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Biden promises Democratic senators help in battleground states
Democratic presidential nominee Joe Biden told Senate Democrats during a conference call Thursday that he plans to spend significant money in Senate battleground states and promised to wage a vigorous campaign.
Biden, who took a few questions from senators at the end of the call, said he fully recognizes the importance of helping Senate Democrats win majority control in November and vowed to travel around the country, despite the dangers of coronavirus, which has kept the former vice president cloistered at his home for months.
"Everybody wants him, please come to our state, come to our state," Sen. Joe Manchin (D-W.Va.), who is not up for reelection, said after the call.
Manchin noted that Biden has recently been to Michigan, where Sen. Gary Peters (D-Mich.) is up for reelection, and said that Sen. Tina Smith (D), who is up for reelection in Minnesota, wants the nominee to visit her home state. Sen. Doug Jones (D-Ala.), another incumbent on the ballot, expressed gratitude for the Biden campaign's help, Manchin said.
Sen. Tim Kaine (D-Va.) said Democratic senators thanked Biden "because he is paying a lot of attention to the Senate races."
"He's strong in some places where we need him to be strong to help us potentially win the Senate," Kaine added. "It was a good conversation."
Much of the conversation was focused on the politics of the fall campaign instead of policy priorities should Democrats capture the White House and the Senate.
For example, Biden and his allies didn't talk about whether to overhaul the Senate's filibuster rule should they win big in November, senators said.
Kaine said Biden's campaign has done joint fundraisers with Senate candidates and plans to expend resources in states with competitive Senate races, even if they aren't top targets of Biden's own quest for 270 electoral votes.
"He wants us to be successful because he wants to be able to get a lot of good things done," he added. "He rightly [thinks] the GOP will just try to block him."
Republicans control 53 Senate seats but need to defend 23 GOP-held seats this November while Democrats have to protect only 12 seats.
Democrats need a net pickup of three seats and control of the White House to win back the Senate majority.
In a readout of the call, the Biden campaign said "Vice President Biden underscored his commitment to supporting down ballot races and competitive Senate races to help win back a Democratic majority in the U.S. Senate."
The campaign said Biden also discussed the expansion of his campaign staff, fundraising and voter outreach metrics.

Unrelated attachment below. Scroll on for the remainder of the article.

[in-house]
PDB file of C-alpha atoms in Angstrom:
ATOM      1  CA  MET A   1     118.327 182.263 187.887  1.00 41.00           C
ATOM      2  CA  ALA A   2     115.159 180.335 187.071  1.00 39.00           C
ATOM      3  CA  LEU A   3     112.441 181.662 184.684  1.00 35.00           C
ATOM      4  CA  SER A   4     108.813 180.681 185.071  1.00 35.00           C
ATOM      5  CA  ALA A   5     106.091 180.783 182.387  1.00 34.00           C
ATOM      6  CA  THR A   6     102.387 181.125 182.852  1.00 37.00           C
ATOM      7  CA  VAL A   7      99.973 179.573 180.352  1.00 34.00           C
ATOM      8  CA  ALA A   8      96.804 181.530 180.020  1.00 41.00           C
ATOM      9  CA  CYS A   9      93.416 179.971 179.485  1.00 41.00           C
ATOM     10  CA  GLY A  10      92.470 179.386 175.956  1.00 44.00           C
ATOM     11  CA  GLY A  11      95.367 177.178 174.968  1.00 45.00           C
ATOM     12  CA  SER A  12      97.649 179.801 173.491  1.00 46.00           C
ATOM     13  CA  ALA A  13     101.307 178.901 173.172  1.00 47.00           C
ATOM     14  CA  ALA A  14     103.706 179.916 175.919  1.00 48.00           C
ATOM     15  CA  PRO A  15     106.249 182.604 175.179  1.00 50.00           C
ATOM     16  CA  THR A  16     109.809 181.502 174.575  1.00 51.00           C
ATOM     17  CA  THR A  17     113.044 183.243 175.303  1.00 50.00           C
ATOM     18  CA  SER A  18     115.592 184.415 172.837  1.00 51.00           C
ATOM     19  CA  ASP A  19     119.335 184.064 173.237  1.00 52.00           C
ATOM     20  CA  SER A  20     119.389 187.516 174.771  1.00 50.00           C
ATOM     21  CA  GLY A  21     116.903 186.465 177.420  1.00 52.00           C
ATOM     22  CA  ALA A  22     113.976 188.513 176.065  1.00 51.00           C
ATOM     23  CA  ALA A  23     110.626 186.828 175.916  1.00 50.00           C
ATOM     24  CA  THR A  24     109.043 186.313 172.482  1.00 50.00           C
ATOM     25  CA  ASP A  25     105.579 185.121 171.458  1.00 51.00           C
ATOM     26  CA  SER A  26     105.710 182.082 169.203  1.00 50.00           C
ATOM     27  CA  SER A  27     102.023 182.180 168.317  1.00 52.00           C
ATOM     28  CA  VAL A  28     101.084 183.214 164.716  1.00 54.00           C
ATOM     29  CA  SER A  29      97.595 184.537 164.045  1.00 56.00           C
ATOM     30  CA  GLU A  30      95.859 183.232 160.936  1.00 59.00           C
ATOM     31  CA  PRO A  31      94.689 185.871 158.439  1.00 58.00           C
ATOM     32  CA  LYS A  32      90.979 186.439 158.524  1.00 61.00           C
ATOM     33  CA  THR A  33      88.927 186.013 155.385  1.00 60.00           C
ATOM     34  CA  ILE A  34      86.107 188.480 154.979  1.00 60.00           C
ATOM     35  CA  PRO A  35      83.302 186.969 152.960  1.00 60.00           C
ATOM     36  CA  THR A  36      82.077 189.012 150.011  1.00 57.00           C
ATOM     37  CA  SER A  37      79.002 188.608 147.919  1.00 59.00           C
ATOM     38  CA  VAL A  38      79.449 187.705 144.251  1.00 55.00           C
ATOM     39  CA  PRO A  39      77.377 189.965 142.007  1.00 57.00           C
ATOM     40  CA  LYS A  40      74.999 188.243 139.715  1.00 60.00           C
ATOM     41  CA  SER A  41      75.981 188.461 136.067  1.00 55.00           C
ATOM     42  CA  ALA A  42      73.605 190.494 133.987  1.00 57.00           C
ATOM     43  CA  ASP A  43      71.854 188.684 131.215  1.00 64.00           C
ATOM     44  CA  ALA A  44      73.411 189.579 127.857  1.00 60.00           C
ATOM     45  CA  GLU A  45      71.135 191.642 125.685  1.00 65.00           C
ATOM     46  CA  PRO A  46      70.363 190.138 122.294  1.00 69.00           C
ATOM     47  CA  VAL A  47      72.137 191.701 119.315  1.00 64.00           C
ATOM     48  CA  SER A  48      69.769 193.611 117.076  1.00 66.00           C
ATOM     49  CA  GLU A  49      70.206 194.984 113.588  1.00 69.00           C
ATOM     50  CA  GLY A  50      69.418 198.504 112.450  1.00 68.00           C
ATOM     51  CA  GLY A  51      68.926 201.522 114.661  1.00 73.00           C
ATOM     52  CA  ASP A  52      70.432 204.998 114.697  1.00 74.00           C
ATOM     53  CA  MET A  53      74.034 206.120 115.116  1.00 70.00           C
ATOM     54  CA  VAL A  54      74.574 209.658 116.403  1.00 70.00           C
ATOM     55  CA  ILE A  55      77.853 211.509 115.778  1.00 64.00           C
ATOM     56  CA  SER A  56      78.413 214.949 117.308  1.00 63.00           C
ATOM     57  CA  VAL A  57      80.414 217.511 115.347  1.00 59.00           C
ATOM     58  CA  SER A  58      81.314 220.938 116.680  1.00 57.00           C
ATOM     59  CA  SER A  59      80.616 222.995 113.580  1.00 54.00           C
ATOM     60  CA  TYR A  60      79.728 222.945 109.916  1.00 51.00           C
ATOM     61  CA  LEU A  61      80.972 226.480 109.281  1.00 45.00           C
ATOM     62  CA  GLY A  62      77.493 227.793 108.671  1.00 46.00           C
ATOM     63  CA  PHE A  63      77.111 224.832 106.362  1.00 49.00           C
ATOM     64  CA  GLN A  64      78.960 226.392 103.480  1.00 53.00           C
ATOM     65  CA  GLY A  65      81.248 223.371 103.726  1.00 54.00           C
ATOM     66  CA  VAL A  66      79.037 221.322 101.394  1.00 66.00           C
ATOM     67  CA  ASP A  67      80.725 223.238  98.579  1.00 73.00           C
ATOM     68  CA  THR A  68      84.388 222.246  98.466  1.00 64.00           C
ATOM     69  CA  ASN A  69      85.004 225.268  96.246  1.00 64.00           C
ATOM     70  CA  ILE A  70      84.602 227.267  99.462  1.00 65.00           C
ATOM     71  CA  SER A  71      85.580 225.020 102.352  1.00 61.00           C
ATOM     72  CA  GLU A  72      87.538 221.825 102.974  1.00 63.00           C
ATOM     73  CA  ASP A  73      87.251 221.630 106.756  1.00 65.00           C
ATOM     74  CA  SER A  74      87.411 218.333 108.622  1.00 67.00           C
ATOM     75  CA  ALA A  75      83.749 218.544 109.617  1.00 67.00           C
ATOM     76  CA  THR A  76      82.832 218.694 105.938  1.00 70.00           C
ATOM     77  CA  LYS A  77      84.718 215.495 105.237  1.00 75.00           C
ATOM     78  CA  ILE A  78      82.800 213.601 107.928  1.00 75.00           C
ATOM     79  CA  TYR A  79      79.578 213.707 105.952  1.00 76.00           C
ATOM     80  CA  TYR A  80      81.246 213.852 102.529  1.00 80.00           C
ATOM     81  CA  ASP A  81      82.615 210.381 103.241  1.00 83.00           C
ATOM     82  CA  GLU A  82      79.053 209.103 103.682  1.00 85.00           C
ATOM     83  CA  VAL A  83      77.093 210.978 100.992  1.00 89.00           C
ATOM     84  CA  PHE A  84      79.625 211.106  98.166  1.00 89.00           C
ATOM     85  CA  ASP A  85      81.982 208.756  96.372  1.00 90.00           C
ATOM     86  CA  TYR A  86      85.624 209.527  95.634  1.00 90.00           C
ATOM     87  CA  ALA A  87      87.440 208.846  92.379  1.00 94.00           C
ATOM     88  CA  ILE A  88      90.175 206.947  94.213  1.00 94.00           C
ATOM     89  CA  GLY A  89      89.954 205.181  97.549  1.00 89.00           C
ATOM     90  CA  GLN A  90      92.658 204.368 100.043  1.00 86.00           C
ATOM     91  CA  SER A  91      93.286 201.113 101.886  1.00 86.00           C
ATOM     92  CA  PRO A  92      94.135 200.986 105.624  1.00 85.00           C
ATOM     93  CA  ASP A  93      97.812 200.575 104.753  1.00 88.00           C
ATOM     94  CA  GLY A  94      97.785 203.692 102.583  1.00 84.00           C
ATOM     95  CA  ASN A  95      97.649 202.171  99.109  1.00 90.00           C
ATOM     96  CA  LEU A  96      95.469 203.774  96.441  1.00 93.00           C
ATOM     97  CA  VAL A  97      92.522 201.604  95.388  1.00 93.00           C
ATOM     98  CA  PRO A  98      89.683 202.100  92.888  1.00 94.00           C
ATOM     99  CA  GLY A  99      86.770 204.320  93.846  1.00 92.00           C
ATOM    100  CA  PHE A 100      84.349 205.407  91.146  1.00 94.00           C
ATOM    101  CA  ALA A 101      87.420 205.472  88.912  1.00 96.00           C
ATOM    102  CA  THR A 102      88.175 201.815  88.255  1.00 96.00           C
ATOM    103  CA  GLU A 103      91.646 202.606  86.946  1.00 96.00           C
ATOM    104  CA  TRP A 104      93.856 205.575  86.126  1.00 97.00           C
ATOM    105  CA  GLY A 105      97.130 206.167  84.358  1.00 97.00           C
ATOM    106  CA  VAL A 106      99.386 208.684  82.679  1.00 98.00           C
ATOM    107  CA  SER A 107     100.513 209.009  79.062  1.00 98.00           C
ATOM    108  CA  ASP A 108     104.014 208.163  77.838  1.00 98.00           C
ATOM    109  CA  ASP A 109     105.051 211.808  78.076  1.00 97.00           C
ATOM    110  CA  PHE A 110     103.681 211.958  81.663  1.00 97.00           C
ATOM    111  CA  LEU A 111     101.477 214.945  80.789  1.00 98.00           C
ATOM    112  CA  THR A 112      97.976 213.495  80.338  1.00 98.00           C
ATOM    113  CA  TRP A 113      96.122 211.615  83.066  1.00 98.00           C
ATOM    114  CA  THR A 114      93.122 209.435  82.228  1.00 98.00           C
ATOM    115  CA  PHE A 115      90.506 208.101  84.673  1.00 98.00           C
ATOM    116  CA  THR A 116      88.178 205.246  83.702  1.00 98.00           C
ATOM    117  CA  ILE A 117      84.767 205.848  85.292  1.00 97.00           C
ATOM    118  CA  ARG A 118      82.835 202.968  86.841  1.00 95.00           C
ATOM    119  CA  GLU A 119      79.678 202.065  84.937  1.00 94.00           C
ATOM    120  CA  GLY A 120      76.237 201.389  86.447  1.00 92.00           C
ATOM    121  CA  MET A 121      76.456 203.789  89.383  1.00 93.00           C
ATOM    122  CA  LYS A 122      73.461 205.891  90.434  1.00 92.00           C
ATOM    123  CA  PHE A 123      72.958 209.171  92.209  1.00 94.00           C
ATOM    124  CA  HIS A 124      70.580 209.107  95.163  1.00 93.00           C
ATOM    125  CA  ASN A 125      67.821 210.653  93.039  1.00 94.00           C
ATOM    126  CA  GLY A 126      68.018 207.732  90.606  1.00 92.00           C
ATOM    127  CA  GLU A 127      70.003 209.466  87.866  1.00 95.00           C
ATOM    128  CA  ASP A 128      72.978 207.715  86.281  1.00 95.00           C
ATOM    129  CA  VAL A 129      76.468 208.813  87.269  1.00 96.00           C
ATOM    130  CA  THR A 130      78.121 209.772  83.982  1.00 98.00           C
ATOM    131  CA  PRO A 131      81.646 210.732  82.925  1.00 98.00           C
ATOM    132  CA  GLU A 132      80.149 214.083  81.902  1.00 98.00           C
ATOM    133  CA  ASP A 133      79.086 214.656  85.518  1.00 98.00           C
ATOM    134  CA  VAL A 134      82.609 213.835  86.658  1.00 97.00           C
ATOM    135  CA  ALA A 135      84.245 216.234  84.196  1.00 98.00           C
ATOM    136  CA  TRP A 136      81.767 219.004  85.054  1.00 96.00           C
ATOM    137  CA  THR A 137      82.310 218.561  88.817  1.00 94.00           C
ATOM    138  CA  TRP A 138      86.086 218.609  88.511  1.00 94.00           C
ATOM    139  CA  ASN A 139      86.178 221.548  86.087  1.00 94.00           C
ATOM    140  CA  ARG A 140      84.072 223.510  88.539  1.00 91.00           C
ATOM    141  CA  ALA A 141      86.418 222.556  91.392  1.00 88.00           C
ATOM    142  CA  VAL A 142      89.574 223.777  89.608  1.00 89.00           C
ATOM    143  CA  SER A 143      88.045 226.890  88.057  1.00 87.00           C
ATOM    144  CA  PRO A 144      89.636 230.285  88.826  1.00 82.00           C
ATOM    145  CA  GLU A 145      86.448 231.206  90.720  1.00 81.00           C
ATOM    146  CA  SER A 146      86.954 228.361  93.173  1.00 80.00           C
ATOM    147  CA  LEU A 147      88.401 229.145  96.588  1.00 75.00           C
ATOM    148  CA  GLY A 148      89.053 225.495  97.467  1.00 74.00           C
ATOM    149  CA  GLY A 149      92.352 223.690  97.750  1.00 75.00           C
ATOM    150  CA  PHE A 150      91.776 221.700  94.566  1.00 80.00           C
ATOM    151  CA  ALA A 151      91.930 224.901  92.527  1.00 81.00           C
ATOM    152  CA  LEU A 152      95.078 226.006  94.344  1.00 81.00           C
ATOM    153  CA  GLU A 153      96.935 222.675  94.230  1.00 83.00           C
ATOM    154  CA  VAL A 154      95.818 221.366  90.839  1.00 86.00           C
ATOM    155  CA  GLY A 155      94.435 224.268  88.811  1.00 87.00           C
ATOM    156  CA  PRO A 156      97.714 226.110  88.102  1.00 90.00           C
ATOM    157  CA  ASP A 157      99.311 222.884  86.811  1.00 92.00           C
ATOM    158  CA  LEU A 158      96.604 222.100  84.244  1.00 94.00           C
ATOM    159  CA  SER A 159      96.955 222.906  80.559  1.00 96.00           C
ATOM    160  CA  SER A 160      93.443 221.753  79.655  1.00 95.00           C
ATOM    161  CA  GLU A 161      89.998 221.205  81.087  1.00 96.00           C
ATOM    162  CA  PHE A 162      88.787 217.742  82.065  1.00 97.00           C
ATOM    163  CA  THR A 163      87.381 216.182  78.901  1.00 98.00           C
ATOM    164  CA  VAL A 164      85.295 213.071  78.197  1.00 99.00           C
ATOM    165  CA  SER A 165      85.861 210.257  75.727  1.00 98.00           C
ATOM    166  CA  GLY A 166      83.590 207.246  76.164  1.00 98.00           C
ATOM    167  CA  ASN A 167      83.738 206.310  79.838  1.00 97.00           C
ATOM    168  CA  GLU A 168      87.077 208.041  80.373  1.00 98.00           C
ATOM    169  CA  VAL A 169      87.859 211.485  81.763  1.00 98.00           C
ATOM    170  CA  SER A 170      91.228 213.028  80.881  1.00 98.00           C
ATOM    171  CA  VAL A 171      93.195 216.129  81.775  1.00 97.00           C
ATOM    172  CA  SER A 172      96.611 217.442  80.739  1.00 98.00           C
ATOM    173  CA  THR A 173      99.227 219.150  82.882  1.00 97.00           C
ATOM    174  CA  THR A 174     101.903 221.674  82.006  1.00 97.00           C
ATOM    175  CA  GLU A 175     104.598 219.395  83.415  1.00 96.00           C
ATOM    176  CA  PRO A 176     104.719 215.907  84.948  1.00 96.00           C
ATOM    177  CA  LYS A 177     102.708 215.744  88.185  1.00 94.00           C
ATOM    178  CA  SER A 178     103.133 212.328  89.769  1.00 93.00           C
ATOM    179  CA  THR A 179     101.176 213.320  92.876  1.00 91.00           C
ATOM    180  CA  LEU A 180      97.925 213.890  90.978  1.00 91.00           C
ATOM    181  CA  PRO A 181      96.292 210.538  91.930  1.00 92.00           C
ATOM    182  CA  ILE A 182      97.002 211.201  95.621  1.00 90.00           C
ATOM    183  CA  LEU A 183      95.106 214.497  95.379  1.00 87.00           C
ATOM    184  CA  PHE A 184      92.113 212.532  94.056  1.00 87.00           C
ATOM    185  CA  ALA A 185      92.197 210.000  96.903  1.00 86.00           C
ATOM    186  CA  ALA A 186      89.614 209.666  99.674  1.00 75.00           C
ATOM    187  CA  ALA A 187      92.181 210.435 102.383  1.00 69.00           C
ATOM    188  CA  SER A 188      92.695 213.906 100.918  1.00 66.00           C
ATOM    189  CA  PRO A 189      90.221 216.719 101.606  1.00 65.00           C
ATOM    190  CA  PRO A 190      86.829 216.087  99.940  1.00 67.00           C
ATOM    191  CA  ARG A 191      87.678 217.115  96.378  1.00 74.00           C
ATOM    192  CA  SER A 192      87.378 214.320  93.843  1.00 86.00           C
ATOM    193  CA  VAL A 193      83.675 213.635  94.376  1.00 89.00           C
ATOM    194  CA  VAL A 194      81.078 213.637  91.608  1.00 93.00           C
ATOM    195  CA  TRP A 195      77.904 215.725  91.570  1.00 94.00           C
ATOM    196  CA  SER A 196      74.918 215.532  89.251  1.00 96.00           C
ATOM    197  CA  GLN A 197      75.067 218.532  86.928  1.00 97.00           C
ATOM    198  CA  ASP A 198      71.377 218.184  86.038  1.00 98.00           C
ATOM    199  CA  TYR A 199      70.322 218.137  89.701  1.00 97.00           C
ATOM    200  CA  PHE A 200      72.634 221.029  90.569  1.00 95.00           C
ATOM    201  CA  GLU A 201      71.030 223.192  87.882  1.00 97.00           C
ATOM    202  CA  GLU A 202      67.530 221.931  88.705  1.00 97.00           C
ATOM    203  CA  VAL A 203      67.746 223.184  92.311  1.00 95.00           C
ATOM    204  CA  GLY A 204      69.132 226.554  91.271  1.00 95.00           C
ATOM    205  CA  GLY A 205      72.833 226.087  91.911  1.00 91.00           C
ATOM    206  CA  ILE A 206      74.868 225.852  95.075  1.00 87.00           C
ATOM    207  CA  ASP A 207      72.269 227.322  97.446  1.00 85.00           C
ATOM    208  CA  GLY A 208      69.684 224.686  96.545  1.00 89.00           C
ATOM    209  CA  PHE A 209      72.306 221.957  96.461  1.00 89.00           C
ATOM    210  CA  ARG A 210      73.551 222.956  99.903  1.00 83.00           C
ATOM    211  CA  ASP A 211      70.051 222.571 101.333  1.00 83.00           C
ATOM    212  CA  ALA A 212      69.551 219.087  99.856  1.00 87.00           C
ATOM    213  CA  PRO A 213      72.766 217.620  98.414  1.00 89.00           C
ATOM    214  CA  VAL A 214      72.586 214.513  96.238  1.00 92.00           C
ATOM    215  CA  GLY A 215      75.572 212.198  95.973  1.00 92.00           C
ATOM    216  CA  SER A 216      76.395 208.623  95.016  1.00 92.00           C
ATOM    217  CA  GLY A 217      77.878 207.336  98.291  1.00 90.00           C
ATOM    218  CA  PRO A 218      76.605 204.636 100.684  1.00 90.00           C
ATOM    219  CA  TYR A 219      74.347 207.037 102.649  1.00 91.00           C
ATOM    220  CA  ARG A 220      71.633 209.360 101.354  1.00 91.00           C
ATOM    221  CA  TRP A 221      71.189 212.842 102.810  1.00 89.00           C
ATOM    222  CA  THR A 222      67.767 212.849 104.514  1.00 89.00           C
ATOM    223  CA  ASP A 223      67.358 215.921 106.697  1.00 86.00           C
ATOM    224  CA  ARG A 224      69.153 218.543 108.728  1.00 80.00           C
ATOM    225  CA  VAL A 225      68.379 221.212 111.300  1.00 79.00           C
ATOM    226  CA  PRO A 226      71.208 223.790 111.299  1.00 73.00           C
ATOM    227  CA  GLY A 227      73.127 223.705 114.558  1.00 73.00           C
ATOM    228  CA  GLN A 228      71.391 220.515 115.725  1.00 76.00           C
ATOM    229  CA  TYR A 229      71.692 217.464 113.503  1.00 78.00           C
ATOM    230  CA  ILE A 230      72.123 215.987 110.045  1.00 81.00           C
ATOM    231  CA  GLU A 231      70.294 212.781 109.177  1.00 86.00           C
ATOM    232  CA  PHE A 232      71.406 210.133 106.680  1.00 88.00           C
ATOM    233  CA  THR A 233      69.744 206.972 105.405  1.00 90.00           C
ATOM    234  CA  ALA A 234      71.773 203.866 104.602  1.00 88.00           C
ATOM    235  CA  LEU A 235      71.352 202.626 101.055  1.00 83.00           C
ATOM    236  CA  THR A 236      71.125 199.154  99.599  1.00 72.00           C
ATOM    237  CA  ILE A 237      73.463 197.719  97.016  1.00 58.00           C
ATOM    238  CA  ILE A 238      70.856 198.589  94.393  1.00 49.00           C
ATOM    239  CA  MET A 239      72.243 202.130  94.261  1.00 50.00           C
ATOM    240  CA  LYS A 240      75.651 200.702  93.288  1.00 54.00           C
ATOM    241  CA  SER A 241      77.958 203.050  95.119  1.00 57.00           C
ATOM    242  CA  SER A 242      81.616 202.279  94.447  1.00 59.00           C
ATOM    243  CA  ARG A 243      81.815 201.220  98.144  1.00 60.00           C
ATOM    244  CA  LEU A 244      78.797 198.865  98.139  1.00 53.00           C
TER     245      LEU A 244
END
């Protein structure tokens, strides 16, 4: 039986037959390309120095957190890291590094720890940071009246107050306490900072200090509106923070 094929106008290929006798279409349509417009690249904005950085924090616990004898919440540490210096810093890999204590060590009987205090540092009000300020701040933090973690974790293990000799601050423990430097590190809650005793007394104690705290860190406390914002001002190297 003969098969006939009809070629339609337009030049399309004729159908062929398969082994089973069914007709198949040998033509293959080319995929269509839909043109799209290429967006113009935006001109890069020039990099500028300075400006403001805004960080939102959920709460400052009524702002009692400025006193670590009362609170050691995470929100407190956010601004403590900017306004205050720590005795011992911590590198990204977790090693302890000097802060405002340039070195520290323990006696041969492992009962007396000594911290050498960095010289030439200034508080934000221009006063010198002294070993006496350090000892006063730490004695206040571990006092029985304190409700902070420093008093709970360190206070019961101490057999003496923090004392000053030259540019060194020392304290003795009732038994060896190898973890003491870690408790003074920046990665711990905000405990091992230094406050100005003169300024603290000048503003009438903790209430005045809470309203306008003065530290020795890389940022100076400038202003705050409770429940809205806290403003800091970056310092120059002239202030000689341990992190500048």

Biden promised to be active in Senate battleground states but didn't identify any particular targets, according to senators on the call.
"It was a much more general reference. I don' think he committed to any particular states. It was mainly the Senate battleground states," said one Democratic senator.
"He went through where he's been going and going to go, plainly he's out and active," the lawmaker added.
A second Democratic senator said Biden discussed "how much money he might spend in different states where they also have Senate races."
Although polls have shown Biden leading Trump nationally and in key swing states such as Michigan and Pennsylvania for months, the Democratic nominee promised he wouldn't take victory for granted.
"He must have said this three times: I take nothing for granted. I know the polls look OK right now but I'm working tirelessly," said Sen. Chris Coons (D-Del.) a Biden ally who endorsed him early in the Democratic primary.
Biden told senators of his recent trip to Florida and plans to head next to Scranton, Pa., and Duluth, Minn.
"A lot of it was, we need to work together. Because as a man who served in the US Senate for 36 years, I think he uniquely understands the significance of running in a coordinated" campaign, Coons said.
Manchin said he urged Biden not to forget to connect with working-class voters, who voted in large numbers for Trump in 2016.
"I said, 'Joe, people need to know that you recognize the dignity of the work [of] people that who have built this country.' I said, the coal miners left behind, all the factory workers left behind," he said.
"'They need to know you fought for their pensions, fought for their health care," he added.
Manchin also said he told Biden that if his campaign invested a little money in local races in West Virginia, it "would go a long way."
Senators were told ahead of the call that Biden would not take any questions but he did so anyway.
"At first they said no questions, well I knew that's not the Joe Biden that we all know," Manchin said. "He said, 'Listen, I've been sitting in your seat for 36 years. I never wanted to sit there and not be able to speak.' So he knows who the Senate is."
Updated at 5:59 p.m.